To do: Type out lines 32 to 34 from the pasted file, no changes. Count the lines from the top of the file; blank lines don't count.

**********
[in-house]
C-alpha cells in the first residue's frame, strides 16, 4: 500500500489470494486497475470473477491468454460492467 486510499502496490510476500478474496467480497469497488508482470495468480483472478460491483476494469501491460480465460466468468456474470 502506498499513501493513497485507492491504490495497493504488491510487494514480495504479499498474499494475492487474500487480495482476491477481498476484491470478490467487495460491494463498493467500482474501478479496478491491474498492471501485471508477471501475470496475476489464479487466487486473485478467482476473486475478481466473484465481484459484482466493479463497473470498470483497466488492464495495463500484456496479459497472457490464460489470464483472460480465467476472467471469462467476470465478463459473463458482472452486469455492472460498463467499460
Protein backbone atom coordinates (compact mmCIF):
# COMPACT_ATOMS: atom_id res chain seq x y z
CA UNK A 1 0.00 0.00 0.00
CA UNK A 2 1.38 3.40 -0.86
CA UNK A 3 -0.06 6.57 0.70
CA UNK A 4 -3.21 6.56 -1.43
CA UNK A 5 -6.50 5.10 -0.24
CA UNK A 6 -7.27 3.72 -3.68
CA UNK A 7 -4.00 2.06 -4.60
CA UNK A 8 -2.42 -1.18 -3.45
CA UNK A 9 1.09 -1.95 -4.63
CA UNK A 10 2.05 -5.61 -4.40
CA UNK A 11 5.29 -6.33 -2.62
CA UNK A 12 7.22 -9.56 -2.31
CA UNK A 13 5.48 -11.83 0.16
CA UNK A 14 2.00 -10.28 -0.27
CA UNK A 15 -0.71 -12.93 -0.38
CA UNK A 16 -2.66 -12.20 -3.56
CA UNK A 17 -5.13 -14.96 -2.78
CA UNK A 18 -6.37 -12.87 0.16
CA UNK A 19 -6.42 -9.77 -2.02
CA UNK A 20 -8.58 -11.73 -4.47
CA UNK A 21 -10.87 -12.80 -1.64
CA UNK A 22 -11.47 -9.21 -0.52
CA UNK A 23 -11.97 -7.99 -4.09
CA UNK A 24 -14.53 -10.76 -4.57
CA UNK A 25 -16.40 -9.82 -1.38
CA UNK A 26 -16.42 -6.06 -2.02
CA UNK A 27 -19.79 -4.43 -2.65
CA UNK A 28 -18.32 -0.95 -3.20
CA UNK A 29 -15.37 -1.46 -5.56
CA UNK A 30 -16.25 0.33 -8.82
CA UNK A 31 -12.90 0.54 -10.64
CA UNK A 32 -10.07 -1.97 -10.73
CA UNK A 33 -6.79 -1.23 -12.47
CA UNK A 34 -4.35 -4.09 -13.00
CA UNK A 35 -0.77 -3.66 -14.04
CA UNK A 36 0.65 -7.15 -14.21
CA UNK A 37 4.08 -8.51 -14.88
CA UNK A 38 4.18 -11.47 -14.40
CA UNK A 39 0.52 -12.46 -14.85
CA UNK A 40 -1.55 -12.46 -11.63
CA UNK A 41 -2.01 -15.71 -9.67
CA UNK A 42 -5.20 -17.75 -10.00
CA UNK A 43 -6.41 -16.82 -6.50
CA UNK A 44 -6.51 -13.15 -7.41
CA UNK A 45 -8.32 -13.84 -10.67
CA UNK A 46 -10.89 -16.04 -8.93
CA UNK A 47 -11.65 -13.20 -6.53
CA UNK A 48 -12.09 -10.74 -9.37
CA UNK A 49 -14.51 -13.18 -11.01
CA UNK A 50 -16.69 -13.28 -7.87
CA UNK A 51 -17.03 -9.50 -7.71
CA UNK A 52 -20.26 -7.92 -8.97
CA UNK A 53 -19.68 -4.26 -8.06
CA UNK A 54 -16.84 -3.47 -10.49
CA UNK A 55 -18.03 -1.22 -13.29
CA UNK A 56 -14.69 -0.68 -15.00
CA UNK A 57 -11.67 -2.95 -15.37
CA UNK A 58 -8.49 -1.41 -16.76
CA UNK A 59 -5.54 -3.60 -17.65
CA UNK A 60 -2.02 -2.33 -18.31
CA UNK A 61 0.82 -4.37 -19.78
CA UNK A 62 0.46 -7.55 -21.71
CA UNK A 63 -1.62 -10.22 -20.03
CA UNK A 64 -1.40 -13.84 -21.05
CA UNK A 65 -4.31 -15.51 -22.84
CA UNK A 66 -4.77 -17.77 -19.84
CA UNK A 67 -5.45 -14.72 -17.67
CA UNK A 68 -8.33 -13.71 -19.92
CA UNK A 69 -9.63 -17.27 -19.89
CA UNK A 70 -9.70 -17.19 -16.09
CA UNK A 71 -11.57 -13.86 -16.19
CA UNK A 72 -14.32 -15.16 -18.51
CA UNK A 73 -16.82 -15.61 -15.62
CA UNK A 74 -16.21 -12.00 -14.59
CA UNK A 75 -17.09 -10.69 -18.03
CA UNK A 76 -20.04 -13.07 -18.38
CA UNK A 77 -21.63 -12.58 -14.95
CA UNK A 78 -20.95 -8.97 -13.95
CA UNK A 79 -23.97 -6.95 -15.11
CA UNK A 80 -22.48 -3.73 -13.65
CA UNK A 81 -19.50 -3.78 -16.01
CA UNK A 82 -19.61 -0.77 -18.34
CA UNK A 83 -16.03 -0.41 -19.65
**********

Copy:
CA UNK A 28 -18.32 -0.95 -3.20
CA UNK A 29 -15.37 -1.46 -5.56
CA UNK A 30 -16.25 0.33 -8.82